2015 ORS 40.272¹
Rule 509-1. Sign language interpreter privilege

(1) As used in this section:

(a) "Person with a disability" means a person who cannot readily understand or communicate the spoken English language, or cannot understand proceedings in which the person is involved, because of deafness or because of a physical hearing impairment or cannot communicate in the proceedings because of a physical speaking impairment.

(b) "Sign language interpreter" or "interpreter" means a person who translates conversations or other communications for a person with a disability or translates the statements of a person with a disability.

(2) A person with a disability has a privilege to refuse to disclose and to prevent a sign language interpreter from disclosing any communications to which the person with a disability was a party that were made while the interpreter was providing interpretation services for the person with a disability. The privilege created by this section extends only to those communications between a person with a disability and another, and translated by the interpreter, that would otherwise be privileged under ORS 40.225 (Rule 503. Lawyer-client privilege) to 40.295 (Rule 514. Effect on existing privileges). [1993 c.179 §2; 2007 c.70 §11]

Note: 40.272 (Rule 509-1. Sign language interpreter privilege) was added to and made a part of 40.225 (Rule 503. Lawyer-client privilege) to 40.295 (Rule 514. Effect on existing privileges) by legislative action but was not added to any smaller series therein. See Preface to Oregon Revised Statutes for further explanation.

Chapter 40

(Generally)

Notes of Decisions

General rule is that polygraph evidence is inadmissible in pro­ceed­ing governed by Oregon Evidence Code. State v. Brown, 297 Or 404, 687 P2d 751 (1984)

Party could introduce results of polygraph test taken by spouse for purpose of showing that response of party upon learning polygraph results was reasonable. Fromdahl and Fromdahl, 314 Or 496, 840 P2d 683 (1992)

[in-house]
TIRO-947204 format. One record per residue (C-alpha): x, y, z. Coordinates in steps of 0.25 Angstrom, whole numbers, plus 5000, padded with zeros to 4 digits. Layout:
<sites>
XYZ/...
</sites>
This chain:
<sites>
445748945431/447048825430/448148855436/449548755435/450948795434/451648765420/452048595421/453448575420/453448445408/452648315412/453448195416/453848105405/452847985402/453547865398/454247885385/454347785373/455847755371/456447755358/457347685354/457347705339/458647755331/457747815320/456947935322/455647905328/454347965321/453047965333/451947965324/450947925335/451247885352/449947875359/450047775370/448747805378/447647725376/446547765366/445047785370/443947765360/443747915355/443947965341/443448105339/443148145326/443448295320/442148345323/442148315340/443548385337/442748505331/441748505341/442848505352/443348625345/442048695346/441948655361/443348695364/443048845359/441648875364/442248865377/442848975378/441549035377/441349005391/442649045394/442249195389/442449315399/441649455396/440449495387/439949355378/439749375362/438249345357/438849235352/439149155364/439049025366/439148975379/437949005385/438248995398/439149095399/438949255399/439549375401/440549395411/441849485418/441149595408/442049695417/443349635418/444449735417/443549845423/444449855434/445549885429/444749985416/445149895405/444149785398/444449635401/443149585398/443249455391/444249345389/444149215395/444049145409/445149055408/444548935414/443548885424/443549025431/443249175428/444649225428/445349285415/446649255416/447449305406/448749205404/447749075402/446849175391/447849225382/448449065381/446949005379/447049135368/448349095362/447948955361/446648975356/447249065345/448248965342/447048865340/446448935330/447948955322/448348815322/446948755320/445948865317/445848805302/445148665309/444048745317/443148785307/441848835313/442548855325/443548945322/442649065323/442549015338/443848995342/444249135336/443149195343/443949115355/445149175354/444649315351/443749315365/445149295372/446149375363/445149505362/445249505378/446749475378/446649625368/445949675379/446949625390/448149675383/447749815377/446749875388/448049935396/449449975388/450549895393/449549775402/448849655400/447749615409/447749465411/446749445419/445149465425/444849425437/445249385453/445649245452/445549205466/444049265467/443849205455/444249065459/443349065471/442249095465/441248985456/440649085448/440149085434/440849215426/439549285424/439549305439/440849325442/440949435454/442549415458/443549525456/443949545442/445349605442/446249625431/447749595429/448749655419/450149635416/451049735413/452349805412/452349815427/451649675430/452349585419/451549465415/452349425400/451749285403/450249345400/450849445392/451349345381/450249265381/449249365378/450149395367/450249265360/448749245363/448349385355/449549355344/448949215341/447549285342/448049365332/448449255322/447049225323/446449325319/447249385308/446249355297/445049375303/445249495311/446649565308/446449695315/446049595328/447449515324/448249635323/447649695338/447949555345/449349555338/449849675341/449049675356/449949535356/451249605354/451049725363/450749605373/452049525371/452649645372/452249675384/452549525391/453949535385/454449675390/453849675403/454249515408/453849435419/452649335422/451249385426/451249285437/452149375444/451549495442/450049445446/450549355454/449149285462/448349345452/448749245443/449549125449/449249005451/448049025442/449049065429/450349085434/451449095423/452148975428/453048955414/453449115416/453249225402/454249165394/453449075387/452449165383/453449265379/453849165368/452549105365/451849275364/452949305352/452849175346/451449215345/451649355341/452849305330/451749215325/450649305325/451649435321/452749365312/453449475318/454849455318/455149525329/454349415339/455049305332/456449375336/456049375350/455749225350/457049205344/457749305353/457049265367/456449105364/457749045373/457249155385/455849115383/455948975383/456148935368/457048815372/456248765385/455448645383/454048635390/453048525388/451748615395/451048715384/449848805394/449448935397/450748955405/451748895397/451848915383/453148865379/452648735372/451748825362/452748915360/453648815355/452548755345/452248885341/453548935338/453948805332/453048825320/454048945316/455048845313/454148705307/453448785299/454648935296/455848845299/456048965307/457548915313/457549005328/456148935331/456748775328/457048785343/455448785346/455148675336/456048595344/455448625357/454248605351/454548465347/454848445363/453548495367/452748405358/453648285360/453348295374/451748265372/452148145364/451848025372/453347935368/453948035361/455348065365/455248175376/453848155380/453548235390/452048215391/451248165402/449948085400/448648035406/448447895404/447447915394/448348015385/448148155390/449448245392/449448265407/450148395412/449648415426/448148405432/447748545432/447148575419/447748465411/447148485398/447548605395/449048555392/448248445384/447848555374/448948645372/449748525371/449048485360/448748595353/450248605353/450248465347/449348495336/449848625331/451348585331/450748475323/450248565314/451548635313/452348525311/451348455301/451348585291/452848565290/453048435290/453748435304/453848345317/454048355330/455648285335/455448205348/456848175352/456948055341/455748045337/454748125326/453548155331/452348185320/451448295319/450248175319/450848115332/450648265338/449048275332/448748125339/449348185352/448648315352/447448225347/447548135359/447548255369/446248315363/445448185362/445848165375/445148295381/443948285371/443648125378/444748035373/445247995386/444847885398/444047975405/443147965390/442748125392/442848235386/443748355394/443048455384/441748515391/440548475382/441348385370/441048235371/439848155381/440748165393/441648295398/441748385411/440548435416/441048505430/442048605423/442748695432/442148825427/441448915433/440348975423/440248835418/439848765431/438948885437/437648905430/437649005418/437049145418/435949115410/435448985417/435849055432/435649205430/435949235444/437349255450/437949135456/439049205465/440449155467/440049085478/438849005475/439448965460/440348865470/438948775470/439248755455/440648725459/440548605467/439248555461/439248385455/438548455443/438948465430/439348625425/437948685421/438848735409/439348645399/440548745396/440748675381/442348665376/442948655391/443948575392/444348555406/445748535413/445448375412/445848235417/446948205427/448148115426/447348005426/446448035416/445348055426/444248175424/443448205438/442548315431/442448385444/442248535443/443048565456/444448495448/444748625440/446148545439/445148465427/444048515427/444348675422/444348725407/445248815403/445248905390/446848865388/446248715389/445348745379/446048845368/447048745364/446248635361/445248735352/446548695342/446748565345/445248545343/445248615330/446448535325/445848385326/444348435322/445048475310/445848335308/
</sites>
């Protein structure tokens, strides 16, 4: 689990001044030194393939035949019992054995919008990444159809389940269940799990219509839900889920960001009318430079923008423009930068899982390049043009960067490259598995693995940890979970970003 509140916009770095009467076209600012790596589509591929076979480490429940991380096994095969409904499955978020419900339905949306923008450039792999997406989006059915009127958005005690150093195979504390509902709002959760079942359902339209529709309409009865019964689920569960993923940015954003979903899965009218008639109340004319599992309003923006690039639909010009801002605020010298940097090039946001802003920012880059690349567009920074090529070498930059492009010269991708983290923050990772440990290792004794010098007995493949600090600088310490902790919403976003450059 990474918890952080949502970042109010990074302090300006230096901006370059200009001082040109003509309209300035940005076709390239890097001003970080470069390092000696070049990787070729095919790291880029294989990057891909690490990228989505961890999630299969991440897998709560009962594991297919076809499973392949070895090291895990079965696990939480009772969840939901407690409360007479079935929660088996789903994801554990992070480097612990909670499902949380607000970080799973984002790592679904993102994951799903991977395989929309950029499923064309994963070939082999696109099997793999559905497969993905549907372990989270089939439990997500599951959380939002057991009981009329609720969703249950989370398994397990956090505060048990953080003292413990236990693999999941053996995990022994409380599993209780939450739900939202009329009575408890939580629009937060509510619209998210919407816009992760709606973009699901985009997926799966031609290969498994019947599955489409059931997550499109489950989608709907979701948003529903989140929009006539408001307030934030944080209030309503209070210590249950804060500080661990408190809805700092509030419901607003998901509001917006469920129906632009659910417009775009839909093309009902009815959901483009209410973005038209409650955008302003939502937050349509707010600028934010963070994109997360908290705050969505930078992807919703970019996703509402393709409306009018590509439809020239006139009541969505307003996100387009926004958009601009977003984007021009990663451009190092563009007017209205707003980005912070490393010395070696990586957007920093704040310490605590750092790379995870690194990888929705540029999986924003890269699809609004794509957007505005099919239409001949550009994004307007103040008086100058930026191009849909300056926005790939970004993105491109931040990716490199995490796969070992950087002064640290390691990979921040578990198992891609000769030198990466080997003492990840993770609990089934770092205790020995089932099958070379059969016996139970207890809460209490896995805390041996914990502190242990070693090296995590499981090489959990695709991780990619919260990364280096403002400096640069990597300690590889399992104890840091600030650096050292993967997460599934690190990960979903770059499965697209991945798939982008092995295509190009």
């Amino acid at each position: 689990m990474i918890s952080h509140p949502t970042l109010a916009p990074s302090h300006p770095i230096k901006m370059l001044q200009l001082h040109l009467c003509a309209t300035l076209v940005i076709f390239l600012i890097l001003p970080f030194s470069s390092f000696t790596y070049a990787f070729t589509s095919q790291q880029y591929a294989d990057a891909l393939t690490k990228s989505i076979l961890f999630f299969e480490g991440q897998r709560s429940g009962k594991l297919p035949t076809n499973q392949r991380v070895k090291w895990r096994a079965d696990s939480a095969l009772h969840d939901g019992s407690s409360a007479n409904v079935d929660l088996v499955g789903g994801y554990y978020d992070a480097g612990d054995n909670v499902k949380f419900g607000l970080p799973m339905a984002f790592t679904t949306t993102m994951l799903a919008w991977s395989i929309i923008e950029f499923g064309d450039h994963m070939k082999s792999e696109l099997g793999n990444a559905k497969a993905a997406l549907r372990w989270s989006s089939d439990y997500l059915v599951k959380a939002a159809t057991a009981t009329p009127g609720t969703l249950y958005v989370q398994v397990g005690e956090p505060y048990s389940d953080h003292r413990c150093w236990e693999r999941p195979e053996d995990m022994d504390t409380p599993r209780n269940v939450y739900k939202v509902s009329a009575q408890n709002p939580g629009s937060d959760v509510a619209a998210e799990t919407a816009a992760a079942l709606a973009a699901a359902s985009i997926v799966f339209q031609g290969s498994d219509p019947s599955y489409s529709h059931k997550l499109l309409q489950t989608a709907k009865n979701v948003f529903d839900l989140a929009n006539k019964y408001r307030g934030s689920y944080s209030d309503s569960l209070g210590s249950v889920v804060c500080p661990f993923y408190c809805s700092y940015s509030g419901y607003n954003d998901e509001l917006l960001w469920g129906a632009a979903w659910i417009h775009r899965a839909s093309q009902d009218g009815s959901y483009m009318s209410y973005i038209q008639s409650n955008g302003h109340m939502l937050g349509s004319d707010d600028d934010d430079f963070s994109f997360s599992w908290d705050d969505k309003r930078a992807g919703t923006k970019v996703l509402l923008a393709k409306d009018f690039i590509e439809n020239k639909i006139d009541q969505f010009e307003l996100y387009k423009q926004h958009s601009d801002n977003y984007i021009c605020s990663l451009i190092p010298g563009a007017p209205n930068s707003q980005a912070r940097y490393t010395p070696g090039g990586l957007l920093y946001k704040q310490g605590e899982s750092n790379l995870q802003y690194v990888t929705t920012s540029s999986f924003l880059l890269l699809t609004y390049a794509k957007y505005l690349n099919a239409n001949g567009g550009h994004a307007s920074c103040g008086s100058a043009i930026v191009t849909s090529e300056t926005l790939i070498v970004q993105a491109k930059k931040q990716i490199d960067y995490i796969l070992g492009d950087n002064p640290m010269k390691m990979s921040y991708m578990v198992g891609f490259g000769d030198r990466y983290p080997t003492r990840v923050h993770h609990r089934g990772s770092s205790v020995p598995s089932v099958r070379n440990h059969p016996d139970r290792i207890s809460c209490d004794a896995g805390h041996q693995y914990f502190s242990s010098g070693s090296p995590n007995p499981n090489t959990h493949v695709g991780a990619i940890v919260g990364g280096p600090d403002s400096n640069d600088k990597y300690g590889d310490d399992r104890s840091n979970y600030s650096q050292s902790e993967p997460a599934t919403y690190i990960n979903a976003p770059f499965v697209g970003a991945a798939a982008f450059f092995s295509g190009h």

Where state law completely precludes reliable, ma­te­ri­ally exculpatory evidence, exclusion of that evidence violates Due Process Clauses of United States Constitu­tion. State v. Cazares-Mendez, 233 Or App 310, 227 P3d 172 (2010), aff'd State v. Cazares-Mendez/Reyes-Sanchez, 350 Or 491, 256 P3d 104 (2011)

Oregon Evidence Code articulates min­i­mum standards of reliability that apply to many types of evidence for admissibility, including eyewitness identifica­tion evidence, and parties must employ code to address admissibility of eyewitness testimony. State v. Lawson/James, 352 Or 724, 291 P3d 673 (2012)

Law Review Cita­tions

59 OLR 43 (1980); 19 WLR 343 (1983)

Chapter 40

Evidence Code

Annota­tions are listed under the heading "Under former similar statute" if they predate the adop­tion of the Evidence Code, which went into effect January 1, 1982.


1 Legislative Counsel Committee, CHAPTER 40—Evidence Code, https://­www.­oregonlegislature.­gov/­bills_laws/­ors/­ors040.­html (2015) (last ac­cessed Jul. 16, 2016).
 
2 Legislative Counsel Committee, Annotations to the Oregon Revised Stat­utes, Cumulative Supplement - 2015, Chapter 40, https://­www.­oregonlegislature.­gov/­bills_laws/­ors/­ano040.­html (2015) (last ac­cessed Jul. 16, 2016).
 
3 OregonLaws.org assembles these lists by analyzing references between Sections. Each listed item refers back to the current Section in its own text. The result reveals relationships in the code that may not have otherwise been apparent.